It was bold to reinvent so much for mobile but the audience reaction (and also the time) has proven us right. We continue on that path. Also, we're proud that we've managed to become a part of our players' lives. Some have been with us during all these six years, and that makes our time together pretty special.

Any KPIs such as downloads, DAU or retention you're willing to share?

Over the last two years, we have had a solid increase in the concurrent player count – due to improved server tech allowing us to let more people in and (probably) more people growing accustomed to playing in peak hours. The PPCU (peak concurrent users) went over 200,000.

Also, the daily average users now exceed 1.5 million, there are over 137 million lifetime downloads, with more than 2.6 million of these in the UK.

What lessons have you learned/are you still learning from World of Tanks Blitz? Is there anything about the game that, in hindsight, you'd now handle differently?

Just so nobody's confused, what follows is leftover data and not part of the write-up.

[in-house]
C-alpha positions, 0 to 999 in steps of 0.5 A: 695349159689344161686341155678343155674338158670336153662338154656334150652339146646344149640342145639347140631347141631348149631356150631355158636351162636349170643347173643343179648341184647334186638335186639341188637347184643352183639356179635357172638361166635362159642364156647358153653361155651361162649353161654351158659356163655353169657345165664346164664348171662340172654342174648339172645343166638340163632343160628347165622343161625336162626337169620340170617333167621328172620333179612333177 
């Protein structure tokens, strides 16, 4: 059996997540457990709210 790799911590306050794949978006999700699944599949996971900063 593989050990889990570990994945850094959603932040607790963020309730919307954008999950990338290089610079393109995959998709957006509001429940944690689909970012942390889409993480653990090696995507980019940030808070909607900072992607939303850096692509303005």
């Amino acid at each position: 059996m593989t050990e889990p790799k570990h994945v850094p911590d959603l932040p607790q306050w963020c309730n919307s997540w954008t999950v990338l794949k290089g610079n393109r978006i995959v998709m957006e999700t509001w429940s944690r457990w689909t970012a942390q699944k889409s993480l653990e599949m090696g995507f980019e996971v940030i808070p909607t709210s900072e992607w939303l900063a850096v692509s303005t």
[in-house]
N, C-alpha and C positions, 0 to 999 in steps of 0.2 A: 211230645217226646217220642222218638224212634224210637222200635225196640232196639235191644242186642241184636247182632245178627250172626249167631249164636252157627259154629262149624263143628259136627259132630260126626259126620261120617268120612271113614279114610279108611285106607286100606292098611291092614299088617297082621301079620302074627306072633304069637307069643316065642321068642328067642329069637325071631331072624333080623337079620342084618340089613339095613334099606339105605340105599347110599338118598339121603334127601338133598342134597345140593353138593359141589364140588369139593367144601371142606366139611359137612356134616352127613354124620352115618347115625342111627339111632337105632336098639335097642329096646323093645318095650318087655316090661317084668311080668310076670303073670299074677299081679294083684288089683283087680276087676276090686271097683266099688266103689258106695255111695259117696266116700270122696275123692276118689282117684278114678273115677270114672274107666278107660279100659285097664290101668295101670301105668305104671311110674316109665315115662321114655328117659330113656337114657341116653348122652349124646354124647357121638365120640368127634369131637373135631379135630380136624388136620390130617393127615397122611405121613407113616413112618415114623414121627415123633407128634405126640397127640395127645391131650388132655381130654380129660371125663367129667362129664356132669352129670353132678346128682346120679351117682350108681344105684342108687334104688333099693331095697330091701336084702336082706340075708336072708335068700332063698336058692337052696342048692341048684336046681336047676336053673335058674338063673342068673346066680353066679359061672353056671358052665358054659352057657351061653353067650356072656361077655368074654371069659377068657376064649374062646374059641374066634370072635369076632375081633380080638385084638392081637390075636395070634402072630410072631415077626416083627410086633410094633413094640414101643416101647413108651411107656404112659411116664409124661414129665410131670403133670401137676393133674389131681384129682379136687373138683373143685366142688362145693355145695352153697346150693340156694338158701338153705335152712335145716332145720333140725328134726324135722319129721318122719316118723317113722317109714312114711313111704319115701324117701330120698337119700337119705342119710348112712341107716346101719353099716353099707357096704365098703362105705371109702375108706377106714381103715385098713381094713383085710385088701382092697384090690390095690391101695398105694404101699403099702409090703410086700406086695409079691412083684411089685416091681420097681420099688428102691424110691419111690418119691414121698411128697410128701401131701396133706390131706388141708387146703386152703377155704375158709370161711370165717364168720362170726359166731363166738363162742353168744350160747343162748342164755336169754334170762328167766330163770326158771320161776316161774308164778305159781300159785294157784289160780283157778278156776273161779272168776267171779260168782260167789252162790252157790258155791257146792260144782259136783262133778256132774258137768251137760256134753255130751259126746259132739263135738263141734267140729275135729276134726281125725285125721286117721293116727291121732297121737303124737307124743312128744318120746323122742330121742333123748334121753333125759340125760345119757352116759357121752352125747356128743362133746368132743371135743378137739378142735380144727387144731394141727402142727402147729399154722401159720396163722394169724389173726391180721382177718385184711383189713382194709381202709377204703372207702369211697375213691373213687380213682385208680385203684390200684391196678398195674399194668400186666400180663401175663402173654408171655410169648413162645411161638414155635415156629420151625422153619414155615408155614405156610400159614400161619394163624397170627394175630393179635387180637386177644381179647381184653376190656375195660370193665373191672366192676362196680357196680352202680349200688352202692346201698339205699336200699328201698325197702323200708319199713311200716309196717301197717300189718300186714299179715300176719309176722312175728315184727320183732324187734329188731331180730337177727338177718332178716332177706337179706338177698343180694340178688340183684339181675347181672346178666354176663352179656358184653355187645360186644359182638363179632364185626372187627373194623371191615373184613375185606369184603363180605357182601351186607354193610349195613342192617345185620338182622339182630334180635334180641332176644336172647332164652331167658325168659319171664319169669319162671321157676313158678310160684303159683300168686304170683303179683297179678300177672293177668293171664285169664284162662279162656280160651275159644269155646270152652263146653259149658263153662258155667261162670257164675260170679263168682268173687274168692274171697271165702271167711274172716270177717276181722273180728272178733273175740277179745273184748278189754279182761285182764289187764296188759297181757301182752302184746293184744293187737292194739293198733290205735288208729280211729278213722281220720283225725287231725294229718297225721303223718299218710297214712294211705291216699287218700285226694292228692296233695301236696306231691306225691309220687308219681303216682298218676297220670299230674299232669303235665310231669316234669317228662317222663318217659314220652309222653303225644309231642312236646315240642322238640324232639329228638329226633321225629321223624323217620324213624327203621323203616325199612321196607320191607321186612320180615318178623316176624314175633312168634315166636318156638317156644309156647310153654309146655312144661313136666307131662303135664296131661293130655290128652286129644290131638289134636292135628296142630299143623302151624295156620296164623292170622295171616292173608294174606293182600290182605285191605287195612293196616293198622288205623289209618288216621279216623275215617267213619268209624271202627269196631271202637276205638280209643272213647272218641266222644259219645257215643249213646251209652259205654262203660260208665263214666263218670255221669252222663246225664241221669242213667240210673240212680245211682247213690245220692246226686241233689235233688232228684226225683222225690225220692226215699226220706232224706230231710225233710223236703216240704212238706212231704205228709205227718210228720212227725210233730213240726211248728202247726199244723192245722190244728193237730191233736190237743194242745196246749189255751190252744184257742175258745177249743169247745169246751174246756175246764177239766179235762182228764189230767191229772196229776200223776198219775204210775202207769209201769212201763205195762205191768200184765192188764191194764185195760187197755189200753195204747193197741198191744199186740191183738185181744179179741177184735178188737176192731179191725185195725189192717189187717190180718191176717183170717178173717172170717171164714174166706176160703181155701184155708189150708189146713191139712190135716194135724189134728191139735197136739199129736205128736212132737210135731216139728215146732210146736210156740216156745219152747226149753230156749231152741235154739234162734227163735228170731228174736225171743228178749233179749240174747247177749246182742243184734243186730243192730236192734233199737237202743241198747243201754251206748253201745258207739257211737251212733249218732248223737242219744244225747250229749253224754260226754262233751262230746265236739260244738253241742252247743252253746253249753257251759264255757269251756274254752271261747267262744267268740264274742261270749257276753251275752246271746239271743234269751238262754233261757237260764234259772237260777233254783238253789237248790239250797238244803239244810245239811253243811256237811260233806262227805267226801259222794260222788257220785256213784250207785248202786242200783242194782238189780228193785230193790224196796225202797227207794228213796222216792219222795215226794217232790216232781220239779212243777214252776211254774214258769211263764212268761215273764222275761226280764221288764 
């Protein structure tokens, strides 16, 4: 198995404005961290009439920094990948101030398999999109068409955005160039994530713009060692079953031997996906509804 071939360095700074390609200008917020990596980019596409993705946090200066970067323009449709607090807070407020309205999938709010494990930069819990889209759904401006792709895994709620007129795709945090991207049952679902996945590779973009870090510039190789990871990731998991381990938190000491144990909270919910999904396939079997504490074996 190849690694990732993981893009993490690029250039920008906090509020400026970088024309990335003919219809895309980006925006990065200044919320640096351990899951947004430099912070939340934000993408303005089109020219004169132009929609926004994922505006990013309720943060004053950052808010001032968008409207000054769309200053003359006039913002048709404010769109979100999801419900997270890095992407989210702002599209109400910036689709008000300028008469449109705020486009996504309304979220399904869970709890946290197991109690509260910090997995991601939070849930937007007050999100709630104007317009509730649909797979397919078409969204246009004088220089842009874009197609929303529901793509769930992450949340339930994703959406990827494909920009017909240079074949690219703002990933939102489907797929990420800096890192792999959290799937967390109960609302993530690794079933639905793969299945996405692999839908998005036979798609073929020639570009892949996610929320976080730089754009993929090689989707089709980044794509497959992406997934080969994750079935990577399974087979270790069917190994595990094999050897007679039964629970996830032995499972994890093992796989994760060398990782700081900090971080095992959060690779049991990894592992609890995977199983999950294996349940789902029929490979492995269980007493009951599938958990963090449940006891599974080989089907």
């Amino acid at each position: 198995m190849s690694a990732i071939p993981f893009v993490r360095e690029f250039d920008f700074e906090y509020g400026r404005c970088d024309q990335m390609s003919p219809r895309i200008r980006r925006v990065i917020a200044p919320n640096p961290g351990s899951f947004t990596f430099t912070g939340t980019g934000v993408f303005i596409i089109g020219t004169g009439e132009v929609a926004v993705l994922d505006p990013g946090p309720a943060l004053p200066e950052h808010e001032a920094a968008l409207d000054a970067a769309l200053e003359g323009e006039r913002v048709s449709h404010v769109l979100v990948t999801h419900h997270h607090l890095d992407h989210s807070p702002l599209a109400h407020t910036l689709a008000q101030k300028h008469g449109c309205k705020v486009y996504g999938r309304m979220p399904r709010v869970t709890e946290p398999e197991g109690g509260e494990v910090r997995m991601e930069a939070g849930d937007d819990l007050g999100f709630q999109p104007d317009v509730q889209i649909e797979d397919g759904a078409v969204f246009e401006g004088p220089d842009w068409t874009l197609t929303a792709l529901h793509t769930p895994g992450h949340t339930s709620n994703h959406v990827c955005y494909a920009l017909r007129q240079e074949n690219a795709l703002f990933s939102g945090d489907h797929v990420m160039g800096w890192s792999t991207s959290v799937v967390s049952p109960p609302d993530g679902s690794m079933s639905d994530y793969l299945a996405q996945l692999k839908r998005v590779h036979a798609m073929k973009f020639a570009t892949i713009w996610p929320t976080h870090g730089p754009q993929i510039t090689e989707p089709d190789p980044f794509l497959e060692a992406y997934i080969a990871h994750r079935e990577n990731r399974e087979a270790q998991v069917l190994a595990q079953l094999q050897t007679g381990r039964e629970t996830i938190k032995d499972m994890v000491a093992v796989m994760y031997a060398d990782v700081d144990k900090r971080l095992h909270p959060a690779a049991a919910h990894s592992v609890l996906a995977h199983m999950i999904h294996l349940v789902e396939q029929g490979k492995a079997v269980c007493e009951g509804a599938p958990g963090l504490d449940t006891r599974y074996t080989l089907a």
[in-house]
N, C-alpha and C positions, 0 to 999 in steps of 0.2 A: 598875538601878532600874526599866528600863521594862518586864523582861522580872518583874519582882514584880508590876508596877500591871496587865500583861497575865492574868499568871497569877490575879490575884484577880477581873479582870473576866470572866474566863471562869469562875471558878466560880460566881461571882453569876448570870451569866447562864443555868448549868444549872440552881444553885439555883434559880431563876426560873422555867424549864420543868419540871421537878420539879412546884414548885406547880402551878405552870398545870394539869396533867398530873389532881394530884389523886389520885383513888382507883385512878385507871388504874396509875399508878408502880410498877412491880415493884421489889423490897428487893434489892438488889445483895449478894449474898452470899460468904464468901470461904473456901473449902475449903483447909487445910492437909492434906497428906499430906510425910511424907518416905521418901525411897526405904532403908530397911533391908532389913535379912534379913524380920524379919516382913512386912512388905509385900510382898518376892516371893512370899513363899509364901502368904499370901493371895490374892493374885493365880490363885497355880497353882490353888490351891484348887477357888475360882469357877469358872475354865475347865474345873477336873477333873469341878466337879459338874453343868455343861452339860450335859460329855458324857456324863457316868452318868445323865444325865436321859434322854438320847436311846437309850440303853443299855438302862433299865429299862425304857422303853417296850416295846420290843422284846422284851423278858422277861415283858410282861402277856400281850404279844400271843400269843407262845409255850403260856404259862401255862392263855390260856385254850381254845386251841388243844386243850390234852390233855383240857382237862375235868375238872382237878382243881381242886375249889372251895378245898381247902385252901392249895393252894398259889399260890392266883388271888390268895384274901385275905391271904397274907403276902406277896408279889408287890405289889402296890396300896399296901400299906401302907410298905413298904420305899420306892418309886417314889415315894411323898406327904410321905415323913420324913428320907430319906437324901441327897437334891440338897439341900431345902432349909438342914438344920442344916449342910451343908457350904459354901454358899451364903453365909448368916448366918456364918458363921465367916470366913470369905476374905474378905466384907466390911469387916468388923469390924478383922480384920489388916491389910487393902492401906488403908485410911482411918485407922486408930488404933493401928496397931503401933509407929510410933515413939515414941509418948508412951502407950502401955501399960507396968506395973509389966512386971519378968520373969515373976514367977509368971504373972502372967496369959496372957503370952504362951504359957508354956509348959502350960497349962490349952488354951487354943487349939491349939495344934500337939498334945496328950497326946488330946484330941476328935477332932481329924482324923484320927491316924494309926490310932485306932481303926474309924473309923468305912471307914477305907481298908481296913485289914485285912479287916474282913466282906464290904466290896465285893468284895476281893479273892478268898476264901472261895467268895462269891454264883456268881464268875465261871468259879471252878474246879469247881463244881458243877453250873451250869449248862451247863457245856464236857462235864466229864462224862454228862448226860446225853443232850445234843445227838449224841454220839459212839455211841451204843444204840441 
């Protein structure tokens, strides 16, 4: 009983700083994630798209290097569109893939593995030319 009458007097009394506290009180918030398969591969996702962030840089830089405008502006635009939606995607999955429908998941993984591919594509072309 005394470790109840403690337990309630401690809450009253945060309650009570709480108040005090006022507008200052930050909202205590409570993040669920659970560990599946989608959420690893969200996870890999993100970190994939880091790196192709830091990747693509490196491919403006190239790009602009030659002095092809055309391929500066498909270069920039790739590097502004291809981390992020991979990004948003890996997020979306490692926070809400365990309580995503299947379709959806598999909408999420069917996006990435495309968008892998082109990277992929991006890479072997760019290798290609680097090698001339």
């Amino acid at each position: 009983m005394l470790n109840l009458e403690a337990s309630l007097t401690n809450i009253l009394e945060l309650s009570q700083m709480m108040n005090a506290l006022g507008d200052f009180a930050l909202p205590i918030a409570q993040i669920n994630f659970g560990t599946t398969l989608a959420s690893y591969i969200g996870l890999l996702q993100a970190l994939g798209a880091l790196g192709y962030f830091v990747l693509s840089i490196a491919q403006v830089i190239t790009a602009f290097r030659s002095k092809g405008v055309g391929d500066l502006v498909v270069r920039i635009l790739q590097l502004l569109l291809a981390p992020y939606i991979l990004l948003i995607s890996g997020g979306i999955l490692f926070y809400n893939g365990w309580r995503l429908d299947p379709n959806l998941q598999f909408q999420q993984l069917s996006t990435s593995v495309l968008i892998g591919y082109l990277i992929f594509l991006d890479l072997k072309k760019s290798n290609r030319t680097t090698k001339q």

We've learned a lot; the main lesson, in my opinion, is the importance of listening to your players and hearing them out. Sometimes you are very keen on bringing in some feature, but the community is firmly opposed to it. In this situation, you should probably switch onto some other innovation (also cool, bold, etcetera.), because proceeding here often means exercising your power to sate your personal ambition.

If your project is successful it bestows some power on you, but at the same time, it means you've gained a loyal audience and the game is now part yours and part theirs. You must accept this whole-heartedly. It's very important 'mentality' stuff, and it takes time for it to grow.

If I could go back in time, I would spend an extra month working out some extra fundamental architectural solutions. In particular, I would like the game to have a single server cluster instead of four regional ones.